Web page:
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      Species-Specific Activity of SIV Nef and HIV-1 Vpu in Overcoming Restriction by Tetherin/BST2

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          Abstract

          Tetherin, also known as BST2, CD317 or HM1.24, was recently identified as an interferon-inducible host–cell factor that interferes with the detachment of virus particles from infected cells. HIV-1 overcomes this restriction by expressing an accessory protein, Vpu, which counteracts tetherin. Since lentiviruses of the SIV smm/mac/HIV-2 lineage do not have a vpu gene, this activity has likely been assumed by other viral gene products. We found that deletion of the SIV mac239 nef gene significantly impaired virus release in cells expressing rhesus macaque tetherin. Virus release could be restored by expressing Nef in trans. However, Nef was unable to facilitate virus release in the presence of human tetherin. Conversely, Vpu enhanced virus release in the presence of human tetherin, but not in the presence of rhesus tetherin. In accordance with the species-specificity of Nef in mediating virus release, SIV Nef downregulated cell-surface expression of rhesus tetherin, but did not downregulate human tetherin. The specificity of SIV Nef for rhesus tetherin mapped to four amino acids in the cytoplasmic domain of the molecule that are missing from human tetherin, whereas the specificity of Vpu for human tetherin mapped to amino acid differences in the transmembrane domain. Nef alleles of SIV smm, HIV-2 and HIV-1 were also able to rescue virus release in the presence of both rhesus macaque and sooty mangabey tetherin, but were generally ineffective against human tetherin. Thus, the ability of Nef to antagonize tetherin from these Old World primates appears to be conserved among the primate lentiviruses. These results identify Nef as the viral gene product of SIV that opposes restriction by tetherin in rhesus macaques and sooty mangabeys, and reveal species-specificity in the activities of both Nef and Vpu in overcoming tetherin in their respective hosts.

          Author Summary

          Tetherin was recently identified as a host–cell factor that interferes with the detachment of virus particles from infected cells. HIV-1 overcomes the antiviral effects of tetherin by expressing Vpu, which mediates the degradation of tetherin. While tetherin has broad activity against diverse types of viruses, only a few of the primate AIDS viruses express Vpu. Simian immunodeficiency virus (SIV) does not have a vpu gene. Since SIV infection of the rhesus macaque is an important animal model for AIDS vaccine development, we set out to determine how SIV overcomes restriction by tetherin in this species. We found that the SIV Nef protein could counteract rhesus macaque tetherin, but not human tetherin. Conversely, the HIV-1 Vpu protein counteracted human tetherin, but not rhesus tetherin. The specificity of Nef for rhesus tetherin mapped to four amino acids in the cytoplasmic domain of the molecule that are missing from human tetherin, whereas the specificity of Vpu for human tetherin mapped to amino acid differences in the transmembrane domain. These observations identify a role for the SIV Nef protein in counteracting tetherin, and reveal species-specificity in the activities of both Nef and Vpu in overcoming tetherin in their respective hosts.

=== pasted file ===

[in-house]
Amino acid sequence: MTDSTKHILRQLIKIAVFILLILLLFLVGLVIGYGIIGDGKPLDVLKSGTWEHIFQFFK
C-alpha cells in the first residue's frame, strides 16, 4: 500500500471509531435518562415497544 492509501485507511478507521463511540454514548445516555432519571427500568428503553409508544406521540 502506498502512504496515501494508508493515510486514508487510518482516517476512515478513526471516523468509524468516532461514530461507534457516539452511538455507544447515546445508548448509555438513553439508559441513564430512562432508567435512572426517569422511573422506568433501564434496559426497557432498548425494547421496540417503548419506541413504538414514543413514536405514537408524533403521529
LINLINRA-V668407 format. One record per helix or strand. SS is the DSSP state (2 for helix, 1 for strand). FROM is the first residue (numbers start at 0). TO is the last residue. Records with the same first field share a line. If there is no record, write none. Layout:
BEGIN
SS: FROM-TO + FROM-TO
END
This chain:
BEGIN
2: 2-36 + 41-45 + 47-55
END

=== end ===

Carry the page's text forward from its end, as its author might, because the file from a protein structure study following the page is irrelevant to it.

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          Most cited references 77

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          Tetherin inhibits retrovirus release and is antagonized by HIV-1 Vpu.

          Human cells possess an antiviral activity that inhibits the release of retrovirus particles, and other enveloped virus particles, and is antagonized by the HIV-1 accessory protein, Vpu. This antiviral activity can be constitutively expressed or induced by interferon-alpha, and it consists of protein-based tethers, which we term 'tetherins', that cause retention of fully formed virions on infected cell surfaces. Using deductive constraints and gene expression analyses, we identify CD317 (also called BST2 or HM1.24), a membrane protein of previously unknown function, as a tetherin. Specifically, CD317 expression correlated with, and induced, a requirement for Vpu during HIV-1 and murine leukaemia virus particle release. Furthermore, in cells where HIV-1 virion release requires Vpu expression, depletion of CD317 abolished this requirement. CD317 caused retention of virions on cell surfaces and, after endocytosis, in CD317-positive compartments. Vpu co-localized with CD317 and inhibited these effects. Inhibition of Vpu function and consequent mobilization of tetherin's antiviral activity is a potential therapeutic strategy in HIV/AIDS.